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Television Better Endings

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By now we have applied Better Endings as a principle to a wide range of topics, ranging from creative revisioning of movie endings and historical events to personal decisions, childhood events, and conversations.  We have been finding that putting this principle into action in one domain can carry over onto others.  Better Endings as a general principle can help us to be more mindful in day-to-day life as we realize we always have a choice, moment by moment, to proactively construct a path to the most desirable outcomes for all concerned. This allows us from our present vantage point to be cognizant of the past while attentive to where we wish to be heading from Here (and how to get there). If we go back to one of our earlier realizations from this blog, the Present is a doorway to alternate future ‘worlds’; so our choices Now can adjust the aperture or likelihoods for future conditions.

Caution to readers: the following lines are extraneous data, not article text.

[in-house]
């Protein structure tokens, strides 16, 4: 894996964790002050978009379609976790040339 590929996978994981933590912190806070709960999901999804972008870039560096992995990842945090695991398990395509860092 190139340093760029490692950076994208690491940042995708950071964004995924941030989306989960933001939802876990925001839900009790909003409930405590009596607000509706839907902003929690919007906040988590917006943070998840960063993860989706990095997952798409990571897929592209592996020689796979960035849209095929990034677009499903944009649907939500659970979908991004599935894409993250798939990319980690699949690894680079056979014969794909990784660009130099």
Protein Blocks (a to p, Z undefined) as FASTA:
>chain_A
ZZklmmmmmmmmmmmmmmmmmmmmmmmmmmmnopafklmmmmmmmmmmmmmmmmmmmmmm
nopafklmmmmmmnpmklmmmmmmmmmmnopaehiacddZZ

Door to new reality

This week we return to a creatively playful theme of Television Better Endings. When I was in my teens I remember maybe the first time I ever thought of the principle of ‘better endings,’ when the television series The Fugitive ended. Finally Dr. Richard Kimball could get back to his life; the one-armed man who had ransacked his home and murdered his wife (for which he himself had been wrongly accused and imprisoned) was captured. Kimball’s innocence was affirmed; he was a free man. Well, that’s a good ending, if fairly predictable; it tied up loose ends of the story so the series could end. But I thought it would have been deviously fun if at the very end, after the newly accused man was safely behind bars, Richard Kimball might be walking along a private California beach near his home in the moonlight, and he would unscrew his own prosthetic arm and fling it into the sea!